Finally, I make an observation about the writing process. No doubt Yann Martel had many conscious themes in mind when he wrote his story. But, writing is not just the act of the conscious mind, but also the sub-conscious as well. Often I have written stories, and then looked at them and realised that they speak of matters that were not at all on my mind. And so it is with the Life of Pi. This is one of the great beauties of the book, as many interpretations are possible, as well as the literal reading. One can say that this is the point of the book – there is no single reality, just different interpretations of reality (some individual, some collective).
So what of the literal reading of this book? One answer is that the story can be seen as a tale of epic endurance and survival, and also self-discovery in the process. One can also see the story in the light of the central character, Pi, explaining in palatable terms, how he survived. At the end of the book, Pi encounters the two Japanese maritime investigators seeking to understand the reasons for the loss of the ship upon which Pi and his family and their zoo animals were being transported from
These two people do not believe the story about the tiger and the other animals
in the lifeboat, and push Pi for a more believable account, which he duly
delivers, not necessarily because the story with the animals is untrue, more
because the investigators want something that their rational minds can believe.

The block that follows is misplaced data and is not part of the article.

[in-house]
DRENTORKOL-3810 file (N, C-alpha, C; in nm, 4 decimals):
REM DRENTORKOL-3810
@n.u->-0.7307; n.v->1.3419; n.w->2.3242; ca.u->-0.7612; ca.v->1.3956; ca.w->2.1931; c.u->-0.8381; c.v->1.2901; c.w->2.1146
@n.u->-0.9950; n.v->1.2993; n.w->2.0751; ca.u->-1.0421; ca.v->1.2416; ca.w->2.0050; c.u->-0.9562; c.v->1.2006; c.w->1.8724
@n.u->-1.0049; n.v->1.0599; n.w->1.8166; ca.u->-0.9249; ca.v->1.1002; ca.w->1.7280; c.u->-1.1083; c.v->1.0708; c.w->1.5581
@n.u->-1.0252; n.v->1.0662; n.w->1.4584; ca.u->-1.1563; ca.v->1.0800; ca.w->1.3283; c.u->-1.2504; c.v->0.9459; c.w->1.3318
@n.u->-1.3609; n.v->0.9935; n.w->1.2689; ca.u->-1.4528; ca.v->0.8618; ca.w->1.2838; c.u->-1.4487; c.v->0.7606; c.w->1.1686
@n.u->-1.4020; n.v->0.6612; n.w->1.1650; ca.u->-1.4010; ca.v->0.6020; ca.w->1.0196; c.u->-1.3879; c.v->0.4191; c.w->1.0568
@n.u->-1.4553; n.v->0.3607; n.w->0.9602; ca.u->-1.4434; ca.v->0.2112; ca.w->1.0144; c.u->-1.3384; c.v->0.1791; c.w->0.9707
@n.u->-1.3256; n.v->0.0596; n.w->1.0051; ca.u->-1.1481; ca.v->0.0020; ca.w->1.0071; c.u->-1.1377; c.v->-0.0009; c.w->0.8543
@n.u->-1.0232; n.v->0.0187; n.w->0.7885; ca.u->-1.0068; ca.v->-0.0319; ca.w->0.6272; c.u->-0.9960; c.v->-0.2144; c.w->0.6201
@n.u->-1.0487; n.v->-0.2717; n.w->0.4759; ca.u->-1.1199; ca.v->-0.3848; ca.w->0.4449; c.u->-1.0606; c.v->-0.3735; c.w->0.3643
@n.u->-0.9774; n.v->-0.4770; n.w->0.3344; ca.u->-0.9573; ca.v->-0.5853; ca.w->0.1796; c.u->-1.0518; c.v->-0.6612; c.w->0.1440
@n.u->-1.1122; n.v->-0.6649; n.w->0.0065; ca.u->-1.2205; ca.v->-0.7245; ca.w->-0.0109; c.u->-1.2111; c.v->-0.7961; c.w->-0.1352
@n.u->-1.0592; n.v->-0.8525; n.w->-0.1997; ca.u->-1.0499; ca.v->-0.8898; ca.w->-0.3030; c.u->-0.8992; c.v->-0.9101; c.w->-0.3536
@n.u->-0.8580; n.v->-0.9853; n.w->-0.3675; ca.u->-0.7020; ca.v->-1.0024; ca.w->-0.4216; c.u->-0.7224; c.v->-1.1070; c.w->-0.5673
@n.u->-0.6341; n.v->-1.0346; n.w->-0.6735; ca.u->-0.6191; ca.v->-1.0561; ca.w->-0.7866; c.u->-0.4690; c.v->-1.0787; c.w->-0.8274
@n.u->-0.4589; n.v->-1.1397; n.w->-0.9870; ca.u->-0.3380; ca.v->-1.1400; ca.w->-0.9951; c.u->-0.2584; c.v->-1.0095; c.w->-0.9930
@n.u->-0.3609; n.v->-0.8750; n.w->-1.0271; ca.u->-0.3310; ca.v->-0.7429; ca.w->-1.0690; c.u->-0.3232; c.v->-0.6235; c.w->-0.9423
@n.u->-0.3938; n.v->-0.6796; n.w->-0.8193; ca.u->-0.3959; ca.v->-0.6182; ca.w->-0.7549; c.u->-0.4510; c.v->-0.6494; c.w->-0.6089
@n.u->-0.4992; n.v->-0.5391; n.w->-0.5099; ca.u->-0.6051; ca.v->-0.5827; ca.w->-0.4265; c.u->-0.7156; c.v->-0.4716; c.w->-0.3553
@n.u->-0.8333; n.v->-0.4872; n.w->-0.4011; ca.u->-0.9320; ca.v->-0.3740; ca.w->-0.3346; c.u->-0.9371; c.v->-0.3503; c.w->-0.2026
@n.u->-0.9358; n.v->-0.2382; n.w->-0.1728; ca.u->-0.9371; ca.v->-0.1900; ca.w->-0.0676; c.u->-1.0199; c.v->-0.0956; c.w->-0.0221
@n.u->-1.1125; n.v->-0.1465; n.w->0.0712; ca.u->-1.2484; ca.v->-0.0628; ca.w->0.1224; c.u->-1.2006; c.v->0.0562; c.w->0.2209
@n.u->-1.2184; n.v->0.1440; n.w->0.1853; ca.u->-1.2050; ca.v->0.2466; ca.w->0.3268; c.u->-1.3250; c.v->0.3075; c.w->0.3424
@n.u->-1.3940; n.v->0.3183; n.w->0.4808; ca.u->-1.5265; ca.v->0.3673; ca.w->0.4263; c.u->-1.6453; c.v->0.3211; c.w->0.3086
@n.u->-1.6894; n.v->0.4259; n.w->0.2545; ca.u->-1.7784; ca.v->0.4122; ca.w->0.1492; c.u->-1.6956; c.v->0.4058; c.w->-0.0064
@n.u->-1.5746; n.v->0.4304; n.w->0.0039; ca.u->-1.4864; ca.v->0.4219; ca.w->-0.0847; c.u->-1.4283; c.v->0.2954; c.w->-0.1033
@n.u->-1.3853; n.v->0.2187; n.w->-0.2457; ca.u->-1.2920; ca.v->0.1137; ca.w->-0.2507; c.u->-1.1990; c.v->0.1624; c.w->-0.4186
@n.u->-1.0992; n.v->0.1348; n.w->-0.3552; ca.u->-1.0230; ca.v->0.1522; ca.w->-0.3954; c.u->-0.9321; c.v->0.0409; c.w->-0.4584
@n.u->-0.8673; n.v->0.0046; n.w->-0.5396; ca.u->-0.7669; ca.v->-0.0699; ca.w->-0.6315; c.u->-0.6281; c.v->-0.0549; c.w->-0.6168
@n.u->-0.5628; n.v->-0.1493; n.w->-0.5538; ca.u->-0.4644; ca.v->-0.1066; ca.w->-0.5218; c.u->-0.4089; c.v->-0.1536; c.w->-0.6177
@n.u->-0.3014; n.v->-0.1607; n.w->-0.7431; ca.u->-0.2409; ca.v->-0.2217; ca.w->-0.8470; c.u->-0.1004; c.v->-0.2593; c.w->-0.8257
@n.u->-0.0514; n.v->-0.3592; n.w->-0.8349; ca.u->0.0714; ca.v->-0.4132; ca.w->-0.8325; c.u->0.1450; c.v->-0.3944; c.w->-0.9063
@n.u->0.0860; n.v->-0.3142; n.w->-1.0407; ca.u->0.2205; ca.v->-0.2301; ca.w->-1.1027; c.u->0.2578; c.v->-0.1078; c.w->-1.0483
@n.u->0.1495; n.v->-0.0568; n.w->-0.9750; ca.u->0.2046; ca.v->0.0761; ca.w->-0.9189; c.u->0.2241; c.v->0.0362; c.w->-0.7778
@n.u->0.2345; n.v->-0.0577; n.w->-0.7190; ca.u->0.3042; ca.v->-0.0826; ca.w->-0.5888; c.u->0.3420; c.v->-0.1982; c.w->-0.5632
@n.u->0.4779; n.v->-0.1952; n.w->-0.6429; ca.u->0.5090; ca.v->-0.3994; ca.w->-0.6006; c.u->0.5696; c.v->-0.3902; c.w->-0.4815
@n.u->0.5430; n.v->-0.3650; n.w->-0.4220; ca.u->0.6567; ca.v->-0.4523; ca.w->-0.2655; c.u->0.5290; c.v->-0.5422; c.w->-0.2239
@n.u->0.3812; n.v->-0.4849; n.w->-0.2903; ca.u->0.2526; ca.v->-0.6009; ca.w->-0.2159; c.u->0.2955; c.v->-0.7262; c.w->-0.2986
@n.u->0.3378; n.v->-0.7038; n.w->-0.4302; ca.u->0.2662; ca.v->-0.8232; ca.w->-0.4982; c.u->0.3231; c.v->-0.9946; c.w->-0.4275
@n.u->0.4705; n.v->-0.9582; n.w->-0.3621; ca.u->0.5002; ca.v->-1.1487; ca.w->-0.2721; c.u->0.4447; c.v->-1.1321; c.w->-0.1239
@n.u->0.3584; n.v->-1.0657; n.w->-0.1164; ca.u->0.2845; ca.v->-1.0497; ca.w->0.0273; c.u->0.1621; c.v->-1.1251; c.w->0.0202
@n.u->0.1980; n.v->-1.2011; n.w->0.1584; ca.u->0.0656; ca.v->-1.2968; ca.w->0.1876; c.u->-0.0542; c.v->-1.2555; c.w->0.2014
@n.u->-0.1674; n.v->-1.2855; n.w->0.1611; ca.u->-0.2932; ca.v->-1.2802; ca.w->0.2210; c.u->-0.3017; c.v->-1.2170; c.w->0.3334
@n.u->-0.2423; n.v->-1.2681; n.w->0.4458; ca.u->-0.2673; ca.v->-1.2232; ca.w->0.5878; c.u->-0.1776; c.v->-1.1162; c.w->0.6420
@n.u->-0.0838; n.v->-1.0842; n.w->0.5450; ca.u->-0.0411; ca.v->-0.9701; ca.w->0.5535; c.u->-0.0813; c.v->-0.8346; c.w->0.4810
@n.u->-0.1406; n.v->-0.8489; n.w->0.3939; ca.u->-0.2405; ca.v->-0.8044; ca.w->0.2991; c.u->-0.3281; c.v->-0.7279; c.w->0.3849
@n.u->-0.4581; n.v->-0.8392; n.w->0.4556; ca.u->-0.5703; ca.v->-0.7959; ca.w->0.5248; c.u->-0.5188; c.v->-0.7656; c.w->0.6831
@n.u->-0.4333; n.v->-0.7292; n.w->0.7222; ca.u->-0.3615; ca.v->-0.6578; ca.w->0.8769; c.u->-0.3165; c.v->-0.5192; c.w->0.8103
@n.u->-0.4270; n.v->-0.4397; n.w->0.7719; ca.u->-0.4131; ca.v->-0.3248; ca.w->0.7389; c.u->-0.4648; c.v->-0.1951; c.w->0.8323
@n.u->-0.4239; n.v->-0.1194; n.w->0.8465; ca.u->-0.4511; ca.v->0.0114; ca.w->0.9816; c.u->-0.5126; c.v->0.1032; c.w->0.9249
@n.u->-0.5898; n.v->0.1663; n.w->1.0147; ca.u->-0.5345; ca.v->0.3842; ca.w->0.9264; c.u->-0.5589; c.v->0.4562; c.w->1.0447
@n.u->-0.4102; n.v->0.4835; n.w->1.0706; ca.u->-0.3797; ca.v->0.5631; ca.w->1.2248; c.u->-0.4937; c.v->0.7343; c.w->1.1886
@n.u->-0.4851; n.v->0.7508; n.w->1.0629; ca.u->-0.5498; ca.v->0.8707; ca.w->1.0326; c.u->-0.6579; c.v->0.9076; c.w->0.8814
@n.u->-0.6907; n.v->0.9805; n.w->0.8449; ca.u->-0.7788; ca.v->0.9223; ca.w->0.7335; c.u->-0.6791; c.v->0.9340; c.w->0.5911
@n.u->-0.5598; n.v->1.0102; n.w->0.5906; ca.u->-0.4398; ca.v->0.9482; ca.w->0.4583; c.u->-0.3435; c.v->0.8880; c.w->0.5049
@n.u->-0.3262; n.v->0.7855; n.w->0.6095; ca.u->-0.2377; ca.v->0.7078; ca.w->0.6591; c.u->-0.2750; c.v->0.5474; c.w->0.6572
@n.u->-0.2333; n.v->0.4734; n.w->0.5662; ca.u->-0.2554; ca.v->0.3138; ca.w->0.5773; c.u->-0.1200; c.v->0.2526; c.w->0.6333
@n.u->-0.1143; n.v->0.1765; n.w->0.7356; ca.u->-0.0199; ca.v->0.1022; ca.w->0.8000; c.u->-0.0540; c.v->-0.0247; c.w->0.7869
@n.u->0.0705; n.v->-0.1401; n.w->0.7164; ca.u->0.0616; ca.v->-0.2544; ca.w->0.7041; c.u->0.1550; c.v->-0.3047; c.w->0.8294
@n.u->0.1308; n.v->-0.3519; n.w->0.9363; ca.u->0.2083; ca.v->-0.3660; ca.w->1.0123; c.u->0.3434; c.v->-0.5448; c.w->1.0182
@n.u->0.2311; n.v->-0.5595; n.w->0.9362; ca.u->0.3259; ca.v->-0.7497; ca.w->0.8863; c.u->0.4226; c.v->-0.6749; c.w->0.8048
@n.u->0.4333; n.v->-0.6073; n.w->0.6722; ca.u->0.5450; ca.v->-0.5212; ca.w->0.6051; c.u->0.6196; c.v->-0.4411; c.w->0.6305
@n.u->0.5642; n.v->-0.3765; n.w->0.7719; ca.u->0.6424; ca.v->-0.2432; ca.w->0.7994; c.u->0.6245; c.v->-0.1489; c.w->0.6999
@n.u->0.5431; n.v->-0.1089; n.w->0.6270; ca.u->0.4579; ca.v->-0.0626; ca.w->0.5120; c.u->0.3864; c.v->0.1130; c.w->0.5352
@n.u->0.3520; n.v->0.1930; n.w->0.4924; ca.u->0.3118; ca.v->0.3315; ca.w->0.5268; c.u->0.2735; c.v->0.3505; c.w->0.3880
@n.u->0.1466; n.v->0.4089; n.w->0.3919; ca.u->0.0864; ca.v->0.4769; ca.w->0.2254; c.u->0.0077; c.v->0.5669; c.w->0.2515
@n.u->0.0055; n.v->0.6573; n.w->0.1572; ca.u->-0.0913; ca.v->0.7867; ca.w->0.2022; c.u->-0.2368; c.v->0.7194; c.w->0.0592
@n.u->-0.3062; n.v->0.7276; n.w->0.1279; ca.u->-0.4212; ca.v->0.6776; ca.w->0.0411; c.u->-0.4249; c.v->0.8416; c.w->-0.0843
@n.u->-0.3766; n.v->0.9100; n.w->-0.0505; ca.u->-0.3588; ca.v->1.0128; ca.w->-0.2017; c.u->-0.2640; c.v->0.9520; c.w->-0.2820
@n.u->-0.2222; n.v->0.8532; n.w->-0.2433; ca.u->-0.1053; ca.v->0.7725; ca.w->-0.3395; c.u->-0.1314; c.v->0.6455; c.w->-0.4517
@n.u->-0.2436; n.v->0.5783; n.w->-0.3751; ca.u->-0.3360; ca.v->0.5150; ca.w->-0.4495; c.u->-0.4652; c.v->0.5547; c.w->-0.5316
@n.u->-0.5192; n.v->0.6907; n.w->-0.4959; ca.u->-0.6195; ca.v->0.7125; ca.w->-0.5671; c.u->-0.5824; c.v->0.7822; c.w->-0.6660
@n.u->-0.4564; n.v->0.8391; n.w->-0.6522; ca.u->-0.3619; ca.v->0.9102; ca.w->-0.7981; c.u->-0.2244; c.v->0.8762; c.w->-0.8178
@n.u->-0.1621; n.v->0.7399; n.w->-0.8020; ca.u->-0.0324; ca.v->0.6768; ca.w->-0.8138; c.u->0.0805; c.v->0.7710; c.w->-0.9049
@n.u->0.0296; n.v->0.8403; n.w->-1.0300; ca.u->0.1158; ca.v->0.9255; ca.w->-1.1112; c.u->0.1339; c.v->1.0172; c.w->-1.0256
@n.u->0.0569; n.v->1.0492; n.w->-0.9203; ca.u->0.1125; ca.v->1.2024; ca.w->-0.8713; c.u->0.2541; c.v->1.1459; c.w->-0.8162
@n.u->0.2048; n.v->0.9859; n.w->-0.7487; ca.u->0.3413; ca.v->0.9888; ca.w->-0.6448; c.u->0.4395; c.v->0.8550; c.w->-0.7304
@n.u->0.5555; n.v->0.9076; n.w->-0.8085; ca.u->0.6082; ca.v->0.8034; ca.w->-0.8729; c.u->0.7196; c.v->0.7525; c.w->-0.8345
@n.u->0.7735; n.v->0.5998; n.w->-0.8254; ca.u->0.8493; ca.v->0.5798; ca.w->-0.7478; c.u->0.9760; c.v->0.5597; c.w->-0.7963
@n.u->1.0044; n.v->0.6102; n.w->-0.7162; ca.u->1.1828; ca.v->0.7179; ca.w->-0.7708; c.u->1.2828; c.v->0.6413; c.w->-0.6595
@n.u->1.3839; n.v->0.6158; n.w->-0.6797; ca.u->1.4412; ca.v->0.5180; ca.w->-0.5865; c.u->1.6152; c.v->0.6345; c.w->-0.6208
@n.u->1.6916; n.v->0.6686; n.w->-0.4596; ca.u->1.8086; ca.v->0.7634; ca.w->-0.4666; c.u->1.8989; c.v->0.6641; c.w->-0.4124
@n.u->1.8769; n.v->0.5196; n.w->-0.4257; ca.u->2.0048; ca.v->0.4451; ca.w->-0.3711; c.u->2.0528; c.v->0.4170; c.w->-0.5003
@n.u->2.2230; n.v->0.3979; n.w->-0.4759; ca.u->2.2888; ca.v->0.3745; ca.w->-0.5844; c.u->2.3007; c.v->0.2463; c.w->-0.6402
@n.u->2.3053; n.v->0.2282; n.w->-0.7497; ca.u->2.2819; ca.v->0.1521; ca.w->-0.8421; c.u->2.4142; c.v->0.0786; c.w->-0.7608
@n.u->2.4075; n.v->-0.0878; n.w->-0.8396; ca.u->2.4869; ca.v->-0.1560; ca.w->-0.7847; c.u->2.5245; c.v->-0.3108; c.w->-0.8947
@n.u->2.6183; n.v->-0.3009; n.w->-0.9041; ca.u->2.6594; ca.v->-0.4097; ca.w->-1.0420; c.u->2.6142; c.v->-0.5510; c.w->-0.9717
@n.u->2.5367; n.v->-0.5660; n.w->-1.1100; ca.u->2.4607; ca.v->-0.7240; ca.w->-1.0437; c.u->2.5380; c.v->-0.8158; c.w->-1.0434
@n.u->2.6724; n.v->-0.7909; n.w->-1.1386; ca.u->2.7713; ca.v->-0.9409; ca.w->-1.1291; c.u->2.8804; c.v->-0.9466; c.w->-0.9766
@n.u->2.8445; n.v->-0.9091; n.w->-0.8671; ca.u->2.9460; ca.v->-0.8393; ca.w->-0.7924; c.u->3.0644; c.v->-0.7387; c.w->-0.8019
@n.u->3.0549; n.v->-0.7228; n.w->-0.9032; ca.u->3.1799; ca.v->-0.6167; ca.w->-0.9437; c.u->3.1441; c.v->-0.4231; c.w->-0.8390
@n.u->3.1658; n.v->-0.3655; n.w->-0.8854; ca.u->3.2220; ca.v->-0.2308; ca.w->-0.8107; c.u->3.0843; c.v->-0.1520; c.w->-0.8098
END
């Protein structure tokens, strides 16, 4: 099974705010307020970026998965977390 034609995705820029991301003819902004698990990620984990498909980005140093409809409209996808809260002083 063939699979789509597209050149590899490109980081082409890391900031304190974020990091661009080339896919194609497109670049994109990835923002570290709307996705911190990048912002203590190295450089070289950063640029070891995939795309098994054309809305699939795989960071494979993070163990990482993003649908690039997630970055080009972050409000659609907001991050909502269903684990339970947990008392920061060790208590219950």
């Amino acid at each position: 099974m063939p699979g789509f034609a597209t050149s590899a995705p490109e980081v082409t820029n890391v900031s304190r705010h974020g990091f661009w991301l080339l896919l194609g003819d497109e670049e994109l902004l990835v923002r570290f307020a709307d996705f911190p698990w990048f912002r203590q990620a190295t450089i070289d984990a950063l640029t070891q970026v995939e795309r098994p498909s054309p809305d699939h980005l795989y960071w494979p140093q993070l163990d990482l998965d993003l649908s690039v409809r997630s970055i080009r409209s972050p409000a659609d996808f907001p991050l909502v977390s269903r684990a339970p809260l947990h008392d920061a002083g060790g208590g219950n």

But this alternative story is a tale of individual survival at any price, with brutality,
violence, killing and cannibalism. So in the end, when asked which story they
prefer, they chose the one with the animals – most of us would!
Evidently though there is more here than just a choice between two stories, as the opening of the book strongly indicates: “I have a story that will make you believe in God.”
Part I of Life of Pi sets the scene for what follows in Parts II and III. Here, in this scene setting, one can see that the book is about God, spirituality and religion, and the soul and the mind, and also the biological business of surviving, without which the soul would have no human place to reside and there would be no mind. Life of Pi is also a story about animal behaviour and the strange relationships that can exist among animals, particularly that which sometimes happens between a predator and its prey.